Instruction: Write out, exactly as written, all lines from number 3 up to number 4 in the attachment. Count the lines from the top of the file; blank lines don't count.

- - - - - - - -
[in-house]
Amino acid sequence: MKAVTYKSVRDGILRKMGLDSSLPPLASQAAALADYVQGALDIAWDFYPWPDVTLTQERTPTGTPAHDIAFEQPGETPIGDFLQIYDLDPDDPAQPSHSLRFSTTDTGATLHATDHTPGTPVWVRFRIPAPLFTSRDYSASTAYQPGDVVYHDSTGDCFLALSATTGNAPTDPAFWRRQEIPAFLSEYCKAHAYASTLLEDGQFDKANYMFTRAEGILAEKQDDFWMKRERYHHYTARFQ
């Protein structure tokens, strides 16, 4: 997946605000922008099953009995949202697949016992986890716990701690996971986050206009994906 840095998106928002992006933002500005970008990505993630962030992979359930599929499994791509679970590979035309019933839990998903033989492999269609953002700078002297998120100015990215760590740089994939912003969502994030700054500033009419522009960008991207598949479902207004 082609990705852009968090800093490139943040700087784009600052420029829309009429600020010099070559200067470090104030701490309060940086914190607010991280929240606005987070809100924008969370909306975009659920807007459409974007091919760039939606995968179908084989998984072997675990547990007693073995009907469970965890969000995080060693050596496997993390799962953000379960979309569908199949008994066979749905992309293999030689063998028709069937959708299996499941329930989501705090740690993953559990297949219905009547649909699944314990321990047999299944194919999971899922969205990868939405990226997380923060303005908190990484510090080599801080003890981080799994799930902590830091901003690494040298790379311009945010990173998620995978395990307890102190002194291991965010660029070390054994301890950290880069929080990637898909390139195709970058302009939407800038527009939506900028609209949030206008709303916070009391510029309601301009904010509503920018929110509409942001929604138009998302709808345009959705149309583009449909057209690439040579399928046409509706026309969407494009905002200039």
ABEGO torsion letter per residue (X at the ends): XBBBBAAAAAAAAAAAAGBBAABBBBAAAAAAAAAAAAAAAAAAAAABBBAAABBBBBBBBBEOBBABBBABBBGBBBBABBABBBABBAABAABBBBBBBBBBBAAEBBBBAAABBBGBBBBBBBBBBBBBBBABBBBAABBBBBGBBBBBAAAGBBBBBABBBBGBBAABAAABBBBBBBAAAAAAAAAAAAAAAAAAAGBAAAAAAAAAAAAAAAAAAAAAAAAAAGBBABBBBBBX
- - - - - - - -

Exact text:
């Protein structure tokens, strides 16, 4: 997946605000922008099953009995949202697949016992986890716990701690996971986050206009994906 840095998106928002992006933002500005970008990505993630962030992979359930599929499994791509679970590979035309019933839990998903033989492999269609953002700078002297998120100015990215760590740089994939912003969502994030700054500033009419522009960008991207598949479902207004 082609990705852009968090800093490139943040700087784009600052420029829309009429600020010099070559200067470090104030701490309060940086914190607010991280929240606005987070809100924008969370909306975009659920807007459409974007091919760039939606995968179908084989998984072997675990547990007693073995009907469970965890969000995080060693050596496997993390799962953000379960979309569908199949008994066979749905992309293999030689063998028709069937959708299996499941329930989501705090740690993953559990297949219905009547649909699944314990321990047999299944194919999971899922969205990868939405990226997380923060303005908190990484510090080599801080003890981080799994799930902590830091901003690494040298790379311009945010990173998620995978395990307890102190002194291991965010660029070390054994301890950290880069929080990637898909390139195709970058302009939407800038527009939506900028609209949030206008709303916070009391510029309601301009904010509503920018929110509409942001929604138009998302709808345009959705149309583009449909057209690439040579399928046409509706026309969407494009905002200039």
ABEGO torsion letter per residue (X at the ends): XBBBBAAAAAAAAAAAAGBBAABBBBAAAAAAAAAAAAAAAAAAAAABBBAAABBBBBBBBBEOBBABBBABBBGBBBBABBABBBABBAABAABBBBBBBBBBBAAEBBBBAAABBBGBBBBBBBBBBBBBBBABBBBAABBBBBGBBBBBAAAGBBBBBABBBBGBBAABAAABBBBBBBAAAAAAAAAAAAAAAAAAAGBAAAAAAAAAAAAAAAAAAAAAAAAAAGBBABBBBBBX